Studio711

Adirondack Chair

I’ve been talking about building an Adirondack chair for so long that it’s embarrassing. It’s been at least four years if not more. There always seemed to be other projects that were more pressing, and my excuse was that I still didn’t know exactly how I wanted to build it. Over the years, I sat in a lot of chairs trying to figure out what makes a comfortable Adirondack chair and I finally decided that a contoured seat makes a huge difference. Unfortunately that also ups the difficulty of the build and gave me another reason to put it off.

Finally I stumbled across some plans from Woodworkers Journal that looked like just what I wanted. Even better, they had done a refresher of the plans complete with a 15 minute video series showing all the steps. Bingo.

A couple weekends ago, I headed to Home Depot and picked up a bunch of cedar boards. The plans say pine but I decided to go with cedar as it seemed like something that would stand up to the weather better (not sure if that’s true.) Instead of trying to find the minimum sized boards that I needed, I bought a few bigger 8″ wide boards with the intention of trimming them down to size. The cost was about the same and it was a lot easier to find bigger boards without warping or cupping.

While I’ve done a lot of wood projects over the years, this is the most complicated plan I’ve ever followed and easily the nicest looking piece of furniture I’ve ever attempted. There were a couple new skills involved in the project. One was template routing. I spent a lot of time drawing out all the different pieces onto 1/4″ plywood and then I cut them out with a jigsaw and sanded them to perfect shape. To make the actual cedar pieces, I used double sided tape to stick the template onto the cedar and then used a flush trim bit in the router table. The top of the bit is a bearing that rides along the template and then underneath it’s cutting away the cedar allowing me to perfectly replicate the shape of the template on the cedar. Pretty cool!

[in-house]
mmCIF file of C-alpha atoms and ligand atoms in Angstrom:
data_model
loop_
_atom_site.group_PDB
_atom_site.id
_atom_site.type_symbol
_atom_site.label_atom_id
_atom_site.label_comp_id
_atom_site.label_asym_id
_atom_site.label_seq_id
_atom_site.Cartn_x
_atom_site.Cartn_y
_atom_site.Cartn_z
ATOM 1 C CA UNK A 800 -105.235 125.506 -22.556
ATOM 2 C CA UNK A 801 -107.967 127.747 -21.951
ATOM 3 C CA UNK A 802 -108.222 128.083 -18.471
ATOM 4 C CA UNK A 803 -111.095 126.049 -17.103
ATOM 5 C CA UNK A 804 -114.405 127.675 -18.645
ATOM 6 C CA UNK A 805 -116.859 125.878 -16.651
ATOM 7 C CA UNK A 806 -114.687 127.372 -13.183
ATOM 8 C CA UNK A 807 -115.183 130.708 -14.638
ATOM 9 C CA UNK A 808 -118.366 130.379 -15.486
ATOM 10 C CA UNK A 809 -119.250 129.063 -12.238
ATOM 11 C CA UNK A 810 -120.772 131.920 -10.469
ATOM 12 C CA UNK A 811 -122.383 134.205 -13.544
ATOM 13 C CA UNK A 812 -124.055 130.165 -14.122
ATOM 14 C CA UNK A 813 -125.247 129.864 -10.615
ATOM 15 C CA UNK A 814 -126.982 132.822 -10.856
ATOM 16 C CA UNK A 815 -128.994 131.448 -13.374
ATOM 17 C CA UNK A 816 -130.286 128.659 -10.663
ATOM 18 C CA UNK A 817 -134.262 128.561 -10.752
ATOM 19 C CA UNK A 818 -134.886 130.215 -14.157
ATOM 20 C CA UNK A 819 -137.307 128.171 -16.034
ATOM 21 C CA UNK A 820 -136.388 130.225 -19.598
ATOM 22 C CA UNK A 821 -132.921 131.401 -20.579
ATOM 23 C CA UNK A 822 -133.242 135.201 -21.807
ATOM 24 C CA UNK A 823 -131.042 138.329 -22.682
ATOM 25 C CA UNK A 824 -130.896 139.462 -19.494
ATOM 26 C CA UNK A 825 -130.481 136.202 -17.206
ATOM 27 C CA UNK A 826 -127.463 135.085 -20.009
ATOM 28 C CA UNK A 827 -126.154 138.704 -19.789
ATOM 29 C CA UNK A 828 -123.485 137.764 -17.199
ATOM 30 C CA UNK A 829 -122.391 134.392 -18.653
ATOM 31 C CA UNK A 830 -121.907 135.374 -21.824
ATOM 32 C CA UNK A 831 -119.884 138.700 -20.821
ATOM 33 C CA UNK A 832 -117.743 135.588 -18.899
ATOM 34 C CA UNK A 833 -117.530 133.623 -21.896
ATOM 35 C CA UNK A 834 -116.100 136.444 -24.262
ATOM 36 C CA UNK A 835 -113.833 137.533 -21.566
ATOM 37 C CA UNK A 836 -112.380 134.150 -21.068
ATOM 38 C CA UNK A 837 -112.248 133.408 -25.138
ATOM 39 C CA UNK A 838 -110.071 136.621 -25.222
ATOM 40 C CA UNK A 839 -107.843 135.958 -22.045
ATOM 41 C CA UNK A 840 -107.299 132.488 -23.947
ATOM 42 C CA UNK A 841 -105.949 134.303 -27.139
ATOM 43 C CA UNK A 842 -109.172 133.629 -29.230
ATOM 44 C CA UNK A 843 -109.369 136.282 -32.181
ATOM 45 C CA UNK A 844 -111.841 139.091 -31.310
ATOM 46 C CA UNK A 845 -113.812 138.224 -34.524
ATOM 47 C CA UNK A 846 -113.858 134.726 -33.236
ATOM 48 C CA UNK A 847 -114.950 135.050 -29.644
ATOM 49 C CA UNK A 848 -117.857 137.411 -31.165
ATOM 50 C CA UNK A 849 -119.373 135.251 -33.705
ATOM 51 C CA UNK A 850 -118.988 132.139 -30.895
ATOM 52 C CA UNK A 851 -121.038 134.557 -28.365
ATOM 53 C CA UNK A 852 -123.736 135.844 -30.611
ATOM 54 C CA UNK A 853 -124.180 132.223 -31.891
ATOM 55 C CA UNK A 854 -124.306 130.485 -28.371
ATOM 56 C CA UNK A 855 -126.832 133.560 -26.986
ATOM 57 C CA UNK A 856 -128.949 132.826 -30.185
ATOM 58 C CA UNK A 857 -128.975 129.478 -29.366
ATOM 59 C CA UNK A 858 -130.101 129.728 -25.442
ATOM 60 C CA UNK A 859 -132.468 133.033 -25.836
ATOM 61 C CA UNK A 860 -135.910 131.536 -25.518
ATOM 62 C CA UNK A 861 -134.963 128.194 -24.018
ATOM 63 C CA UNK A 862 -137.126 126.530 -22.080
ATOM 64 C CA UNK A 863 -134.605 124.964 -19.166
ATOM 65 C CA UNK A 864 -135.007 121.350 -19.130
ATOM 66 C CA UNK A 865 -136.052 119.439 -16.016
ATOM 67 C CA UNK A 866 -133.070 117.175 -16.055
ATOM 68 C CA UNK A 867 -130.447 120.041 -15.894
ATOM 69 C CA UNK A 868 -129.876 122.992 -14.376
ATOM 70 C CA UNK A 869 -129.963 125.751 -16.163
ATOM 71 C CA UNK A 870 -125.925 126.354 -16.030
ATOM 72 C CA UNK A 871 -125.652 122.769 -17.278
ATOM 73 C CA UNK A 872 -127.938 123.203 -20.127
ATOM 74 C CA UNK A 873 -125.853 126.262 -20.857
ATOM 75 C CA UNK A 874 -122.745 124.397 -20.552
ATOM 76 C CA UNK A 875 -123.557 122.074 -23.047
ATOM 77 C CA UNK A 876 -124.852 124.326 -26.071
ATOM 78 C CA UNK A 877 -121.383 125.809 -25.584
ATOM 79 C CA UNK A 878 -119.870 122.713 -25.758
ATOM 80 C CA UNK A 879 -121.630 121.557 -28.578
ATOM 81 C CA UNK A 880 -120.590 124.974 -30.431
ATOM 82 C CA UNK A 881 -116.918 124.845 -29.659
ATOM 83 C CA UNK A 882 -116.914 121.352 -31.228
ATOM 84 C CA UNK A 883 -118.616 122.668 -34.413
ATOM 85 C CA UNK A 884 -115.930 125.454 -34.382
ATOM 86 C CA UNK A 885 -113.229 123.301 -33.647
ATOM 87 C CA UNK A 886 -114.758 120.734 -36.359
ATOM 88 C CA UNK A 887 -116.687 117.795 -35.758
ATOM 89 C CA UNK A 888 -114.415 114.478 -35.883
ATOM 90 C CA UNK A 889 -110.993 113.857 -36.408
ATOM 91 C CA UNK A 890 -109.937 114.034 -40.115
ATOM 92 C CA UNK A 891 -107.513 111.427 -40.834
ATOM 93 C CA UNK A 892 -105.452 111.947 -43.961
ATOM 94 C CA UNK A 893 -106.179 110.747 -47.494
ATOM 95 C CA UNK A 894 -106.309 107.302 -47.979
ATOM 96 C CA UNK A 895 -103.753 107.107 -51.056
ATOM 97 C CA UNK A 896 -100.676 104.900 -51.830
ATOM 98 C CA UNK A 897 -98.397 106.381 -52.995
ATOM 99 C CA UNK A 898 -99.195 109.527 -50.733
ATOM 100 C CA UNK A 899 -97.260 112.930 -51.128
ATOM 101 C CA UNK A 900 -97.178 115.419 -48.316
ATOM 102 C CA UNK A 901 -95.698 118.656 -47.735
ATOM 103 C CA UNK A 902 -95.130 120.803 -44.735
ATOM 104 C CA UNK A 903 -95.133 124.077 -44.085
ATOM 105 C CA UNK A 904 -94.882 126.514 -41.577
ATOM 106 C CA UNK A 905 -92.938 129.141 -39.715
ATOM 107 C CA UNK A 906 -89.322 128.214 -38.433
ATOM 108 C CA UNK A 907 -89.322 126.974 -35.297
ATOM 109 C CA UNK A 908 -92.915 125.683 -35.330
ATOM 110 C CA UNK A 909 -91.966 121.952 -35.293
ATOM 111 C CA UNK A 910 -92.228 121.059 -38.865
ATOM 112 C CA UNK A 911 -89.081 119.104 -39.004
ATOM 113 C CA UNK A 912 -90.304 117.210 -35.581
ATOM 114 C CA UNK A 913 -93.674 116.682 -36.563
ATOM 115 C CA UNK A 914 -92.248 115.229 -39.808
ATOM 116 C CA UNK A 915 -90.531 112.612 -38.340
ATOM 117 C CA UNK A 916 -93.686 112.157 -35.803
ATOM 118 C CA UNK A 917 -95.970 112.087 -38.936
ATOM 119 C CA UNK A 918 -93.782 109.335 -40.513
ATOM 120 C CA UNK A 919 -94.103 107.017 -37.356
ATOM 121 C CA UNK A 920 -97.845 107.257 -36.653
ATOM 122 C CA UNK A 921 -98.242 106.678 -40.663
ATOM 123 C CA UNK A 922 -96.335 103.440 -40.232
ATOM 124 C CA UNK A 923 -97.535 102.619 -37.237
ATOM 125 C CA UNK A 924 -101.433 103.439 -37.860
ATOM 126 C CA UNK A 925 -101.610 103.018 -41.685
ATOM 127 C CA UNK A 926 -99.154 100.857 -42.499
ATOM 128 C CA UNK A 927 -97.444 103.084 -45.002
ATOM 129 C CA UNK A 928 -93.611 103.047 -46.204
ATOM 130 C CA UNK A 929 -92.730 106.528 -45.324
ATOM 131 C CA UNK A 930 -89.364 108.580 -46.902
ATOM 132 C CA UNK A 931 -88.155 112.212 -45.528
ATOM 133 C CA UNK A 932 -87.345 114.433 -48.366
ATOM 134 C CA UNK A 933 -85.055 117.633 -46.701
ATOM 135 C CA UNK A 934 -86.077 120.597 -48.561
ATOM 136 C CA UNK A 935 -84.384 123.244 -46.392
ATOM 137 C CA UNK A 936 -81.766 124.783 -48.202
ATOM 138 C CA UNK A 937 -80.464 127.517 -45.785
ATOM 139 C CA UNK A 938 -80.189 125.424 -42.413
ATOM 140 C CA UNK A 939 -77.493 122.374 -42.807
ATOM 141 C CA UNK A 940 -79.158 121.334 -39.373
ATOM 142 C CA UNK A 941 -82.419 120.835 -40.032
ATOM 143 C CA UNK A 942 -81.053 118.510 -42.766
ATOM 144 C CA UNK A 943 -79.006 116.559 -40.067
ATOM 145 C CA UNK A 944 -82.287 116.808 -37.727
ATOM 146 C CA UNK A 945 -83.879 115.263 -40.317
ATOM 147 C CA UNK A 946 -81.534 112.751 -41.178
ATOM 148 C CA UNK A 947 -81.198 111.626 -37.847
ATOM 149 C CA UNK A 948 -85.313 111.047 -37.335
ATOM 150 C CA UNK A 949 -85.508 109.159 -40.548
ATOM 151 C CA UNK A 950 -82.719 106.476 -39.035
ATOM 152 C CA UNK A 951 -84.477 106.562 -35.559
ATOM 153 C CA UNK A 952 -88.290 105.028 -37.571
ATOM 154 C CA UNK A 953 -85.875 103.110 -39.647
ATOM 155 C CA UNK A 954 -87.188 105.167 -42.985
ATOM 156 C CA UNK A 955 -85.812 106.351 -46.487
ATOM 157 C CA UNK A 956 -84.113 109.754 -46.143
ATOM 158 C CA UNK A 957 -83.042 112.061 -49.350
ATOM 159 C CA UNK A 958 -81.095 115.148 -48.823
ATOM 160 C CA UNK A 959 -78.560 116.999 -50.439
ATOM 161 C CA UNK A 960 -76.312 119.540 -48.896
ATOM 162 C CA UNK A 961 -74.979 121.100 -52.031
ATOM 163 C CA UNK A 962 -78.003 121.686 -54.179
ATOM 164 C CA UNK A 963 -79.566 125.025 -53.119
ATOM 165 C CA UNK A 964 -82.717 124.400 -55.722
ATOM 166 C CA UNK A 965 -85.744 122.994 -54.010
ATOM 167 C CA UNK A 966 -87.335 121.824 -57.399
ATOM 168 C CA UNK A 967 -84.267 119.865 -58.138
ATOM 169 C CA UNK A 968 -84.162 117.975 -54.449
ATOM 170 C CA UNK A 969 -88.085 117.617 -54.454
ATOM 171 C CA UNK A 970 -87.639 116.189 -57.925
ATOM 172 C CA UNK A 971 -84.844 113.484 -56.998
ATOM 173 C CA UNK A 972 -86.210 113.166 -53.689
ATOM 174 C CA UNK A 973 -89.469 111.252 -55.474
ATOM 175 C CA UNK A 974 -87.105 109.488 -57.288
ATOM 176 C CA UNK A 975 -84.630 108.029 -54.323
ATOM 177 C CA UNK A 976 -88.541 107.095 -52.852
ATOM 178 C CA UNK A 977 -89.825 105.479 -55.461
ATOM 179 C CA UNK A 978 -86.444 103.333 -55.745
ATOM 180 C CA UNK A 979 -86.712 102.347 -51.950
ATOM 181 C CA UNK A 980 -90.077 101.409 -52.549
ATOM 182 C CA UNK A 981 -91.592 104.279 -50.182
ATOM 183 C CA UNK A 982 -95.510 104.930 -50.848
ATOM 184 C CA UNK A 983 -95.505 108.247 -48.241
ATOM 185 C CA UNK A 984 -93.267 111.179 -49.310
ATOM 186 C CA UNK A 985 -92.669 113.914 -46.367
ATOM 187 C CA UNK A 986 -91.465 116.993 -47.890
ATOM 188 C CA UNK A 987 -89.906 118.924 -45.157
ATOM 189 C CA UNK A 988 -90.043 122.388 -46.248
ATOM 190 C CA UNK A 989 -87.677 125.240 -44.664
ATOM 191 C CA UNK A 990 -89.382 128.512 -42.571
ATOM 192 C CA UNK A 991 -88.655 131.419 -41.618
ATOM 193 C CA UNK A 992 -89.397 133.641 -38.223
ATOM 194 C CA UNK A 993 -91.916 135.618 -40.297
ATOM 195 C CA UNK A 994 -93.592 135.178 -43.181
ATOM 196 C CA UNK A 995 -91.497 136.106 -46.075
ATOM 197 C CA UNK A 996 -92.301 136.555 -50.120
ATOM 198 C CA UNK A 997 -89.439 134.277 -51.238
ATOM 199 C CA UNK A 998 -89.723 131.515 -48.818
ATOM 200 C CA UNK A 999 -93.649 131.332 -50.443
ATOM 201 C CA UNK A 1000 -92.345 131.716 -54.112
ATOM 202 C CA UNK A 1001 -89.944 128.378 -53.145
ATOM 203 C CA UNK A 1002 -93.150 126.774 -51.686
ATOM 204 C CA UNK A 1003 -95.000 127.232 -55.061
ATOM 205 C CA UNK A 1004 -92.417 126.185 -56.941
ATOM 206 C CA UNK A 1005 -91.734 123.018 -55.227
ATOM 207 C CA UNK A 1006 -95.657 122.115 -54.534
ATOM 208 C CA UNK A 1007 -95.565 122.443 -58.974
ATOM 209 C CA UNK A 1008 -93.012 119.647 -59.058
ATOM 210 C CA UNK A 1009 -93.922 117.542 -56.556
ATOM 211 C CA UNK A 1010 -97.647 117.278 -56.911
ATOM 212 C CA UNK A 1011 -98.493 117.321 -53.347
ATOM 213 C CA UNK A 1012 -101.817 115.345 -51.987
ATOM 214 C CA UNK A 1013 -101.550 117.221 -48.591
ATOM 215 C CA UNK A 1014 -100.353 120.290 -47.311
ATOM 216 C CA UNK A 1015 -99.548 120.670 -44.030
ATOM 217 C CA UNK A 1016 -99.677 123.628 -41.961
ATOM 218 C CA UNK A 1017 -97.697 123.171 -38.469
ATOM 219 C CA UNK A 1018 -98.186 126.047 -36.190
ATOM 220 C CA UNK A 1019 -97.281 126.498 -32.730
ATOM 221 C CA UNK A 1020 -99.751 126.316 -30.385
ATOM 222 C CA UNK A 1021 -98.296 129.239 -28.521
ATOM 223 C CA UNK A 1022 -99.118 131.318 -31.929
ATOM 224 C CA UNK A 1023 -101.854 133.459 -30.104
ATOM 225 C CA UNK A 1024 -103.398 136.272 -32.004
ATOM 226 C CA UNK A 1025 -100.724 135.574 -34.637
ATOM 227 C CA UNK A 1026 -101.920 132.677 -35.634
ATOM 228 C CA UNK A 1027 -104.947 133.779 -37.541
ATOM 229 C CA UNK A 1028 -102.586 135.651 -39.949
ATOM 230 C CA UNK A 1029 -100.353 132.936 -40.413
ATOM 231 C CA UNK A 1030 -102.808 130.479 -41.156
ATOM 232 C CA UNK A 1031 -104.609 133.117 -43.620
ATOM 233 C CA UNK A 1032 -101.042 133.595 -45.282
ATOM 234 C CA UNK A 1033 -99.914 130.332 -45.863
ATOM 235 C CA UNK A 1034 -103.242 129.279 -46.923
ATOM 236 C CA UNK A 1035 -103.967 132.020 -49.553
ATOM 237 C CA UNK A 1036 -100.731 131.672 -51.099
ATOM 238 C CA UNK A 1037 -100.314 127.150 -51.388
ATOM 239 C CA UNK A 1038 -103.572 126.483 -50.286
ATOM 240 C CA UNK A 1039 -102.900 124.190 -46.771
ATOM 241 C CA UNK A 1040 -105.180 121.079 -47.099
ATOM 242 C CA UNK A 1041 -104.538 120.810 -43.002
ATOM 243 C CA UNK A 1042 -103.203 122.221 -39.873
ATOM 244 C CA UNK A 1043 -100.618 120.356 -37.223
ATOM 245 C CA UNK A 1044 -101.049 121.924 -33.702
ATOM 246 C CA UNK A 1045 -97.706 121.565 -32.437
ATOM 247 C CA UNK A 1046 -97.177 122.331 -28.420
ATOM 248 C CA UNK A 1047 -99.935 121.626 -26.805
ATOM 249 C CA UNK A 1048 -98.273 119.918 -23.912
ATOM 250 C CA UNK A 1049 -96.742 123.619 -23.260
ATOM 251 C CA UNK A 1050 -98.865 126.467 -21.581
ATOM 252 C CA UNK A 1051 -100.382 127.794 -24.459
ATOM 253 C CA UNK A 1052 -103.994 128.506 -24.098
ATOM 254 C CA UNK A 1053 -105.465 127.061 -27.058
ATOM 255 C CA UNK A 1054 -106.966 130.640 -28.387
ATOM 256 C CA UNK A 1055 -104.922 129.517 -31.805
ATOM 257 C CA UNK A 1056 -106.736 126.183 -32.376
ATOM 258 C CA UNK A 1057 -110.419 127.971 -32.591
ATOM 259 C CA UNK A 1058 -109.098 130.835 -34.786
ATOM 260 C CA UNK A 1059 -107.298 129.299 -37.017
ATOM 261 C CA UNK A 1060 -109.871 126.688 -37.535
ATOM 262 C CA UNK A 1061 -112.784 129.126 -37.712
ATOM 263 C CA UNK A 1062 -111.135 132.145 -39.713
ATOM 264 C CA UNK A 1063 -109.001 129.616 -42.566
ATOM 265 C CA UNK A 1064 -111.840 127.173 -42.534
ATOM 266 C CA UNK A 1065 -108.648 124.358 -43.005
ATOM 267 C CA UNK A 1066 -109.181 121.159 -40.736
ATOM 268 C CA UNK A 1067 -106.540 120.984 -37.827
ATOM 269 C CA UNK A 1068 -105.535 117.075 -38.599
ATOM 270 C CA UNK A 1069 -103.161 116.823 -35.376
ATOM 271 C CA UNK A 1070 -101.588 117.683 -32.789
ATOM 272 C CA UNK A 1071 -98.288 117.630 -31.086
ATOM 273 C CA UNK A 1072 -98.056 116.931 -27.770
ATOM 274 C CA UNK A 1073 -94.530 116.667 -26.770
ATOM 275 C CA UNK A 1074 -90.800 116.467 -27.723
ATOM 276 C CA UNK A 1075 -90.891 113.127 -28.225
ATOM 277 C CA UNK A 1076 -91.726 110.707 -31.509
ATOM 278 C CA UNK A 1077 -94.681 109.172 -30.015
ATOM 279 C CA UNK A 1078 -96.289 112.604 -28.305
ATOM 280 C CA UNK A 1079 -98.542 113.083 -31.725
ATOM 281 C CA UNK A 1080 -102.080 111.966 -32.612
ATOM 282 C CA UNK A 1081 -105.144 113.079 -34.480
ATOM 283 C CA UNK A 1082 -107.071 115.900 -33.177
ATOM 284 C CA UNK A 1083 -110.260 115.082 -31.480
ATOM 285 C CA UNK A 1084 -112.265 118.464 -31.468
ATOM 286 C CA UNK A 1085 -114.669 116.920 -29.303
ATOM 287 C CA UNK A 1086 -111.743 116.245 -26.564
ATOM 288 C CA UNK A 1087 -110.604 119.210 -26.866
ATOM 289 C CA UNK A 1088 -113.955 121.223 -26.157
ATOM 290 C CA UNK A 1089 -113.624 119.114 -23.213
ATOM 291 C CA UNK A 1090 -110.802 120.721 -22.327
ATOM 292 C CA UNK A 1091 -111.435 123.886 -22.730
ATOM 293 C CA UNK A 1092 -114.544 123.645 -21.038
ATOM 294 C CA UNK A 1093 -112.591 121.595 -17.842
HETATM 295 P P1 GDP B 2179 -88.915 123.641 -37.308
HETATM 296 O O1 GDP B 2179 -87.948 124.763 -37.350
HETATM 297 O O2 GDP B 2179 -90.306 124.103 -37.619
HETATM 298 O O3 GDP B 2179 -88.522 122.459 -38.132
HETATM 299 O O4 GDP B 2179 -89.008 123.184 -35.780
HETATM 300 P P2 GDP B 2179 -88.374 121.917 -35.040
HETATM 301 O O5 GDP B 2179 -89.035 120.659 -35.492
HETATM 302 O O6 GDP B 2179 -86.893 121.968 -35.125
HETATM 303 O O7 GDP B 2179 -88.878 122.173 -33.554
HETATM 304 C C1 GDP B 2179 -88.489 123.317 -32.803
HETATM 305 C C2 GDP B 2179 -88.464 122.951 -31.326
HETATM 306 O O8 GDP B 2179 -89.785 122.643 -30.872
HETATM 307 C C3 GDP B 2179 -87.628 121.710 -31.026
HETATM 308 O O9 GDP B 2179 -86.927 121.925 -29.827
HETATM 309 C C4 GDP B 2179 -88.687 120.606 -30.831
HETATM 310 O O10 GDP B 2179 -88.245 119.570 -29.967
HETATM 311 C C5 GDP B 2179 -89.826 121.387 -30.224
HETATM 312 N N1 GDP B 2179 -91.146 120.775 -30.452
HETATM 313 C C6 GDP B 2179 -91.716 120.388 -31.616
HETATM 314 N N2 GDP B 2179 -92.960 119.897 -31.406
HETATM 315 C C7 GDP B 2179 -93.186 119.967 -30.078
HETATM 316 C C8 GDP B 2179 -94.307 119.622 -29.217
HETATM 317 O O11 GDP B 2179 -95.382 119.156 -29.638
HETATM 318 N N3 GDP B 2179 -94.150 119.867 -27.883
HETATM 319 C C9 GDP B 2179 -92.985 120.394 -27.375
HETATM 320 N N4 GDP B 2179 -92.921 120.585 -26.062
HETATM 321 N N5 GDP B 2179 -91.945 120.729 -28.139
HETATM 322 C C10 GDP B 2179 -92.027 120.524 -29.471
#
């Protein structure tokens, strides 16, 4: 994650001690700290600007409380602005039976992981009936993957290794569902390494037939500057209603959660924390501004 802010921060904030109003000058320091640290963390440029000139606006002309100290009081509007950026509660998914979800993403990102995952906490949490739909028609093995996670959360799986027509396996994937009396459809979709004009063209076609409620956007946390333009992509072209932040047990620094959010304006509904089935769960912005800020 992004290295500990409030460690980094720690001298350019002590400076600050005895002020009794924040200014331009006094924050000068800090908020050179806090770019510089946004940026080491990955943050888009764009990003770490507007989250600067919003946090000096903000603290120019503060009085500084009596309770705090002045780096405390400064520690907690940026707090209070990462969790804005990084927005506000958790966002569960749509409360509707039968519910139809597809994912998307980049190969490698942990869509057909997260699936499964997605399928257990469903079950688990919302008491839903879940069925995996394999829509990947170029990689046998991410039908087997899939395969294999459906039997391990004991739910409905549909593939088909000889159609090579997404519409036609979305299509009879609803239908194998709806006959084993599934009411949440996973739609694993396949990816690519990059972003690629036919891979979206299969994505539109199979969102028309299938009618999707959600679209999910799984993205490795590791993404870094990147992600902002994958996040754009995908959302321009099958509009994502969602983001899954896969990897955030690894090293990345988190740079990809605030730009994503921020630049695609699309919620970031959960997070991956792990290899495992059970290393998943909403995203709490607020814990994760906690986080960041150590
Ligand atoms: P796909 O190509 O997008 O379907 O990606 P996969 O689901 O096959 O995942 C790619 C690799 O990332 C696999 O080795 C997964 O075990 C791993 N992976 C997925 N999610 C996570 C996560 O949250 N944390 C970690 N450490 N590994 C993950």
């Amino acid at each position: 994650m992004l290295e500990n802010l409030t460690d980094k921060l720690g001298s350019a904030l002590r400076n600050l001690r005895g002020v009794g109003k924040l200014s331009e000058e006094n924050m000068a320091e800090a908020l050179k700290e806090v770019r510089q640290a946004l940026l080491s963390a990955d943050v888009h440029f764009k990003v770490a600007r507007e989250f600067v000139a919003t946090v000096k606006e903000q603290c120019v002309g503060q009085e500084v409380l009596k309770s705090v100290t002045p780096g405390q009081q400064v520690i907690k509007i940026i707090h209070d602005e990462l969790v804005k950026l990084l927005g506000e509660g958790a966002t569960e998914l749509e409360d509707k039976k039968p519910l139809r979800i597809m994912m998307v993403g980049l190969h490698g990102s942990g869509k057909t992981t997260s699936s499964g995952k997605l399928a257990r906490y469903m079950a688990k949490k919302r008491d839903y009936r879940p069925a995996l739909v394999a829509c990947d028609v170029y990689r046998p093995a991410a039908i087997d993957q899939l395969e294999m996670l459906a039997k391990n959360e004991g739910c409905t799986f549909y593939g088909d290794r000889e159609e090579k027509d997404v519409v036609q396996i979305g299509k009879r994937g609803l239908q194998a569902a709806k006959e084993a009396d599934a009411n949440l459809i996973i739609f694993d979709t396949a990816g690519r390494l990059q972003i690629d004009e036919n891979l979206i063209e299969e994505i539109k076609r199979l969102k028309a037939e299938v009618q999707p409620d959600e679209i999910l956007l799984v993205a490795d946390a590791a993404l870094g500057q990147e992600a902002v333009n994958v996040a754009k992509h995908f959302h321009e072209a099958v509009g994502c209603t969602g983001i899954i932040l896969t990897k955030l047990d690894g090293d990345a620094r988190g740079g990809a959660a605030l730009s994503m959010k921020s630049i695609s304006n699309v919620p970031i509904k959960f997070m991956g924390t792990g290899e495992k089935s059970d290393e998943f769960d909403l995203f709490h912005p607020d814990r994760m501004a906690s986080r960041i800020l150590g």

templaterouting

The second new skill was cutting a taper into the back slats. I haven’t yet built a really nice tapering jig, but I was able to throw one together with some hold down clamps. It wasn’t pretty but it did the job well and gave me repeatable cuts at the right angle.

taperingjig

I was surprised at how well the whole thing went together. The only real hiccup was the upper back frame (part H) came out about an inch too narrow. It didn’t cover the entire top of the back legs. I checked my measurements over and over against the plans, couldn’t find the problem, and finally just cut a new piece that was a little wider. I don’t understand how there could be a bug in the plans after they made the video and didn’t catch it, but whatever. This works and it looks good.

There are a few things that look a little off if you are paying attention, but hey, most of the time you’re sitting in this chair you’ll be drinking a beer in the sun. It’s plenty good for that and very comfortable. Mission accomplished!

I still need to figure out how I’m going to finish this (or if I’ll just leave it bare). After that, the next step is to redo it all over again so that we have two. It should go MUCH faster this time since I already have all the templates. Plus, I feel confident that I can cut all the pieces first and then assemble them. The plan is very forgiving about pieces being off by an 1/8″ here or there and not having a huge effect on the outcome (for the most part.)

adirondackchair